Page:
In this modern world, terrorism has become a high-risk threat to the world. It can cause catastrophic consequences such as the death of casualities and impact economy severely. Terrorism can be defined as “premeditated, politically motivated violence perpetrated against non-combatant targets by subnational groups or clandestine agents, usually intended to influence an audience.” (Schinkel, 2009). Terrorism is used by terrorist to covey ideological, religious or political objectives through the act of violence or destruction. However, some people who join terrorist organisations may not share the same intention as their recruiters.
The advancement of terrorism is linked to climate change. For instance, when we look at the issues Syria face (above), a solution for the victims of global climate change is joining a terrorist organisation. In the words of Sagir, “The ISIS recruiters offered money, food and other riches to rural Iraqis to lure them into joining the ranks of the jihadist group. With no means to sustain themselves through agricultural means, many farmers accepted ISIS’ bribes for both monetary and morale support” (Gerretsen, 2019). This raises a major concern where people seek refuge in terrorist organisations to receive basic amenities which have been deprived from them through climate change. Hence, if global climate change worsens, it might lead to an increase in terrorism.
In Pakistan, over 70,000 people and $118 billion have been lost in a war against reckless hate, spawning a tangible fear for Pakistanis (Ul Haq, Anwar and Khan, n.d.). This has caused them to erroneously believe that terrorism is the biggest threat to their lives (Nazar, 2016). Conversely, it is important to understand why climate change is a bigger threat than terrorism (Nazar, 2016). Over recent years, Pakistanis have faced the wrath of climate change through increased frequency of floods, droughts, and heat waves. The floods have displaced millions from their cities, whilst the heat waves have taken the lives of 1,200 people (Nazar, 2016). When analysing the situation in Pakistan, it is worryingly similar to Syria where people might seek refuge in terrorist organisations.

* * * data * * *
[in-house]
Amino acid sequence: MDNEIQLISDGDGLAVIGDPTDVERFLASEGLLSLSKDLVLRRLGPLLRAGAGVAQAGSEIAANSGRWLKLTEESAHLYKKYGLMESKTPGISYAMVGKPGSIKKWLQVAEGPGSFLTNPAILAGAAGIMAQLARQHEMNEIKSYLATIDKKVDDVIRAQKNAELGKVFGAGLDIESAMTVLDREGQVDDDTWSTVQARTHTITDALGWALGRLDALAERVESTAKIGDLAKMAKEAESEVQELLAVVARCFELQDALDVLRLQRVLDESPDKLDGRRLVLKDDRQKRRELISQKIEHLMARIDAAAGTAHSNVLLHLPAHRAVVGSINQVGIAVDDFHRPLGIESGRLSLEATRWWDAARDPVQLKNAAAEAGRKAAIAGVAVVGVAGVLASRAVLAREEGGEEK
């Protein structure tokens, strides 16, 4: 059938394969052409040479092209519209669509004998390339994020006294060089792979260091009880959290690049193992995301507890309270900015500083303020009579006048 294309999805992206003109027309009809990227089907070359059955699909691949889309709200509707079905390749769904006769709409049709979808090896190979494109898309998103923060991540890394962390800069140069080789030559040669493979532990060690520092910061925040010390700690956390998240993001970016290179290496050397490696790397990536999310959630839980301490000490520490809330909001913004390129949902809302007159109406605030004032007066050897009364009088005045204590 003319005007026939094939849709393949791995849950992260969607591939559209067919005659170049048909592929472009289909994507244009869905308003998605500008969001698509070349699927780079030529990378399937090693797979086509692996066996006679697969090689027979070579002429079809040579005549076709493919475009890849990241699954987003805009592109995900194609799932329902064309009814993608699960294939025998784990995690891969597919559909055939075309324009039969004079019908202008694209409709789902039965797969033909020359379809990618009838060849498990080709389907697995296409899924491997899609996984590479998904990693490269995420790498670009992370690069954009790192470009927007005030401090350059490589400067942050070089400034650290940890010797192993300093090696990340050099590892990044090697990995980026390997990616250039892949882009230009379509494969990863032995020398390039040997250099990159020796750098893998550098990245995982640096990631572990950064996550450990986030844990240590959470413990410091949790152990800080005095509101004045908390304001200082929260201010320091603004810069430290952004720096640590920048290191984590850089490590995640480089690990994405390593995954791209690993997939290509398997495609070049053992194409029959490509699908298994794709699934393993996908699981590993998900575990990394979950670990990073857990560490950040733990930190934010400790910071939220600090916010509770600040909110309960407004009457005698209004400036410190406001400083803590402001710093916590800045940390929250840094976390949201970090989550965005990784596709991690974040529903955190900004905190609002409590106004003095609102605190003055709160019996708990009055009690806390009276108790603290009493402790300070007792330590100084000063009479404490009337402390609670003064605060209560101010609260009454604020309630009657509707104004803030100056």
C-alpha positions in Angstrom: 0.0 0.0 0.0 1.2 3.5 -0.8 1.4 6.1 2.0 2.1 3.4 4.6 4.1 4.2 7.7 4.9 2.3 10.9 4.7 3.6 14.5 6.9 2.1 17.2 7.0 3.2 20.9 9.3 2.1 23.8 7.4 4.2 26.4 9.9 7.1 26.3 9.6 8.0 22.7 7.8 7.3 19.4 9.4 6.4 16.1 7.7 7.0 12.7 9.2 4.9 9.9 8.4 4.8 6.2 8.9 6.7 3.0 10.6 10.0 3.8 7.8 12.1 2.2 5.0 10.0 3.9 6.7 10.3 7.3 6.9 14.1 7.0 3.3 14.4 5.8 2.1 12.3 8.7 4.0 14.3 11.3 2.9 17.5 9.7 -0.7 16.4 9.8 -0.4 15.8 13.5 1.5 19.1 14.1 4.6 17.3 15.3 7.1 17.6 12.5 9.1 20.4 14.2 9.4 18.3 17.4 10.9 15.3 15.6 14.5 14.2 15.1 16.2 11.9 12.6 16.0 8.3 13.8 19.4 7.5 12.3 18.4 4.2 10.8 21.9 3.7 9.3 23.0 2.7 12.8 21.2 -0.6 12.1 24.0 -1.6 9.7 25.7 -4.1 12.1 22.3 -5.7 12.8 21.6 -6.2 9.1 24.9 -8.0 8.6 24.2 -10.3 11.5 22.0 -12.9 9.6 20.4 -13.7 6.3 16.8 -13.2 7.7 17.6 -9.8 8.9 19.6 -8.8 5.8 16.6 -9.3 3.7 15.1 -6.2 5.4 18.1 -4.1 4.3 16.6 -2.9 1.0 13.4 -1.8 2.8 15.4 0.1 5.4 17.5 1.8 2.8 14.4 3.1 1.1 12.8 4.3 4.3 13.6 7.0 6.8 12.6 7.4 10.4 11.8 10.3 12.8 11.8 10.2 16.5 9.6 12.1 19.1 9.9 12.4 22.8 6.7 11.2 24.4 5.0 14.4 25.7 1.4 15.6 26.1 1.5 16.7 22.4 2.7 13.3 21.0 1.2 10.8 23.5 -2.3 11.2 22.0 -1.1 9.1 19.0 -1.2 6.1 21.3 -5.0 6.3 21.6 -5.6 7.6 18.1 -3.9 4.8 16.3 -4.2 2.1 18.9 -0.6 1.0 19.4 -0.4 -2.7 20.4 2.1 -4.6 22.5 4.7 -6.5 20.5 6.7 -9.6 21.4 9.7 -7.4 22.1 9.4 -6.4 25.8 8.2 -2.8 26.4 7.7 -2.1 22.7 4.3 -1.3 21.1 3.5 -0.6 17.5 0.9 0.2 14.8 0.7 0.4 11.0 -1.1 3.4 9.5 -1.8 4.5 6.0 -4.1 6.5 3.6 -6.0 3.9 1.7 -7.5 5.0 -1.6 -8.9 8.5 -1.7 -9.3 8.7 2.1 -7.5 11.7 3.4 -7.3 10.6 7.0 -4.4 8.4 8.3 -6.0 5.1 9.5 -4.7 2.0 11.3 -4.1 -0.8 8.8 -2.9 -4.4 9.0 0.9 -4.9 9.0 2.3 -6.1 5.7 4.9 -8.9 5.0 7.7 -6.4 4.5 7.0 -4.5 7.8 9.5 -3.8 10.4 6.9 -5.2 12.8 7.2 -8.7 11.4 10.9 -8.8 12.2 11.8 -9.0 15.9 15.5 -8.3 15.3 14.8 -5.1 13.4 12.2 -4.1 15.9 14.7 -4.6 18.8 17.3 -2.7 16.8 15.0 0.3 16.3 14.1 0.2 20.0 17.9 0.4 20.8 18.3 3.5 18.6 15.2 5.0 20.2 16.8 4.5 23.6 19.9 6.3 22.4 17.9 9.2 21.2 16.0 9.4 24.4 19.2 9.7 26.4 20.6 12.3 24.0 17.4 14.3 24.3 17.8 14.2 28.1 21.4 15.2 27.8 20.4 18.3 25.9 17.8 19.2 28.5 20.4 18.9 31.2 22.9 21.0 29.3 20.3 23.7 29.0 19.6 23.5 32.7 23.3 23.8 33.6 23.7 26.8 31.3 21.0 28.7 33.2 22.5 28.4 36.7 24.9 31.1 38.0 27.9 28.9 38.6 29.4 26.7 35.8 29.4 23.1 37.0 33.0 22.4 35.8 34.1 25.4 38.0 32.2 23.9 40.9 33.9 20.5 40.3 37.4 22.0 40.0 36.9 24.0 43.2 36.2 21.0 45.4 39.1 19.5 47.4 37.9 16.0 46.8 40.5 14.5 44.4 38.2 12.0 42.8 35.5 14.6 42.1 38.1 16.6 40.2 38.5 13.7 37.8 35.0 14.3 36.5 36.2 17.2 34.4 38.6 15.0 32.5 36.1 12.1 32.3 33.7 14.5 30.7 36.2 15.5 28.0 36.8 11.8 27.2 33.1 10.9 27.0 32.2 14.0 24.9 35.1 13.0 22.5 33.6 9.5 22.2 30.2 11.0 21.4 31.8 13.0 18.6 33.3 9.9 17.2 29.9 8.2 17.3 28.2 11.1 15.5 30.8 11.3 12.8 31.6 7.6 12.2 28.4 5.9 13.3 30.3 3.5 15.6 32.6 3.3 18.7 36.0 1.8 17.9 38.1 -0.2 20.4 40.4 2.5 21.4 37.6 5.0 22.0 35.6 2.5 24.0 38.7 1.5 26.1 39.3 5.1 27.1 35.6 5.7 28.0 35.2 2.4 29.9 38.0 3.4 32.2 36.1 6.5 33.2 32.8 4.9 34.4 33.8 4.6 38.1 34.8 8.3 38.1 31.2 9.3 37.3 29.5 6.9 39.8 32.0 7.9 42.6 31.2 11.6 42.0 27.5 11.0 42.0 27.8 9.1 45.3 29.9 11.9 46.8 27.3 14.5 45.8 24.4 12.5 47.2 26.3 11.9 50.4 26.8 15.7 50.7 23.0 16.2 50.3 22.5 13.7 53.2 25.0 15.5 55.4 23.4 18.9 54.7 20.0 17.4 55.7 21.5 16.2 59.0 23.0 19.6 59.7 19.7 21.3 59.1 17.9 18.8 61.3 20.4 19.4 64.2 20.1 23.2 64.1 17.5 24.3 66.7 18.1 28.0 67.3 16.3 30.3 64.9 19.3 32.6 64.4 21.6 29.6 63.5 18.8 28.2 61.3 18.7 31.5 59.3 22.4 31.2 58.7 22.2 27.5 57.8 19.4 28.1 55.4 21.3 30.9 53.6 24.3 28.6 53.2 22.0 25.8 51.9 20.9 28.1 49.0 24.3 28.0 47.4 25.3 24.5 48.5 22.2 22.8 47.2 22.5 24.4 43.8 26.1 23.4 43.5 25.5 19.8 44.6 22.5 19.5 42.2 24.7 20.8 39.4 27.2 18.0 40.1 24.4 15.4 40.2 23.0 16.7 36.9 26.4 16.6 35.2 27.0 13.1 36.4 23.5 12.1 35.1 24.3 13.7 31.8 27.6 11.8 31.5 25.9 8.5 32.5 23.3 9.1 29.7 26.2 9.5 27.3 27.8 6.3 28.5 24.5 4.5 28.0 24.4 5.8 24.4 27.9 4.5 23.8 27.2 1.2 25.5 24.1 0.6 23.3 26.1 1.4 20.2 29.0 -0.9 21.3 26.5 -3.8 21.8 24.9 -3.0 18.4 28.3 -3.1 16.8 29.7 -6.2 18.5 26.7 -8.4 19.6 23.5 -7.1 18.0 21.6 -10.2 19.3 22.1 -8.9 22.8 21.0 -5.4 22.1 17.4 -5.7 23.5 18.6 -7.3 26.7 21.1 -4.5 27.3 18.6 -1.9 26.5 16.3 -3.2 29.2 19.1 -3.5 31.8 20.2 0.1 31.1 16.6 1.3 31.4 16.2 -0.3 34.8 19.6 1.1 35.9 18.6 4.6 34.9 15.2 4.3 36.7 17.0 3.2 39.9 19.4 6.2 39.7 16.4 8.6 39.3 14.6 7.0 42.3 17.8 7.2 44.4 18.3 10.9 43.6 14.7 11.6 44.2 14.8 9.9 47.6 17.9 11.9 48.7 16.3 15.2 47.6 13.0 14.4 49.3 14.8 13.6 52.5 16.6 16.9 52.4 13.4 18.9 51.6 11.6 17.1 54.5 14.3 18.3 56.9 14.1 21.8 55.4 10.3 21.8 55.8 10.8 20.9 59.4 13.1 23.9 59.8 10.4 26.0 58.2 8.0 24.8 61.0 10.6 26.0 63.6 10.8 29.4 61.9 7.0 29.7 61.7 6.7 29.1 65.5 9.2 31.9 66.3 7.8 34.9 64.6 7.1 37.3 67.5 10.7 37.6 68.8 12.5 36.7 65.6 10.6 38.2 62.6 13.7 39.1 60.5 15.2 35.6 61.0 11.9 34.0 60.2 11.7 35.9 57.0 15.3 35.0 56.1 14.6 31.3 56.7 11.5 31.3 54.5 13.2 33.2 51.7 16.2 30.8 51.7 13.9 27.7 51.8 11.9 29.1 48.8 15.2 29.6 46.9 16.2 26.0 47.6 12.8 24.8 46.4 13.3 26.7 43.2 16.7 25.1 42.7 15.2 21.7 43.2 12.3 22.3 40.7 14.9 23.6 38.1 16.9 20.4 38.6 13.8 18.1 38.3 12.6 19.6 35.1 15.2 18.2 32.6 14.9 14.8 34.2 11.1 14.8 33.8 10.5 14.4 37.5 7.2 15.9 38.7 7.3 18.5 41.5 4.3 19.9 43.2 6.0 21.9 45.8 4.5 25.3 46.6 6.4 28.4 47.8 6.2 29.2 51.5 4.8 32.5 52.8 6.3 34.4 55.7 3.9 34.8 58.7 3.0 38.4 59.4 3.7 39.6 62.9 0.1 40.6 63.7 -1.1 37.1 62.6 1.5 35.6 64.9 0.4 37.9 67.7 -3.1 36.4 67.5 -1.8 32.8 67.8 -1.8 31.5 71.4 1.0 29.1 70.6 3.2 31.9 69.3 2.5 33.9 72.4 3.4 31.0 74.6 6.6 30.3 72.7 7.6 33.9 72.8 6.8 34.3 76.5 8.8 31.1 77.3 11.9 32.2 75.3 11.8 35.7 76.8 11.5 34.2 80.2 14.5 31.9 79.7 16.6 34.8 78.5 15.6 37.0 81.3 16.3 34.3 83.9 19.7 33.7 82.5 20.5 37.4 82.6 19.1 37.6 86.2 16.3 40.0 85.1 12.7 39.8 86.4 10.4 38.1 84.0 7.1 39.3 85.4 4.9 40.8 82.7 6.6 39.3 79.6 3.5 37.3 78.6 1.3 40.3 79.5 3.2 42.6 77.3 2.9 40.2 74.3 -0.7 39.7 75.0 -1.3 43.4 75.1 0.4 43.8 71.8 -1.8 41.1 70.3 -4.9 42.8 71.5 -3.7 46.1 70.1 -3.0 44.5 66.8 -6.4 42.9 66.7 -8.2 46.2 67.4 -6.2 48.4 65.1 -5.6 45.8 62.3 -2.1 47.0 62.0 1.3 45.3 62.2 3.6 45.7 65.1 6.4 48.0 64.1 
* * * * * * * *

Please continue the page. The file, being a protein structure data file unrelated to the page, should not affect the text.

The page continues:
Recent statistics from the Global Terrorism Index show that from 2000 to 2013, approximately 100,000 people have died from terrorist attacks (Gilsinan, 2014). Although it is an alarming high death count, it still does not rival the death toll of 150,000 annually as a result of climate change (World Health Organisation, n.d.).
Today, people are trained to prioritise clear and tangible danger such as terrorism compared to climate change. Despite the awareness and research showing that climate change is a concern to each and every person in the world, people disregard the magnitude of this topic as they fail to see its correlation to terrorism.
Conflict between US and China
One of the most important bilateral relationships which can form global politics, human civilisation, and help decrease the rate of global climate change in the 21st century would be between the US and China. The endeavour to fight global climate change, and circumvent humanity-threatening warfare largely depends on Beijing’s and Washington’s ability to manage their differences amid big changes in the map of global power.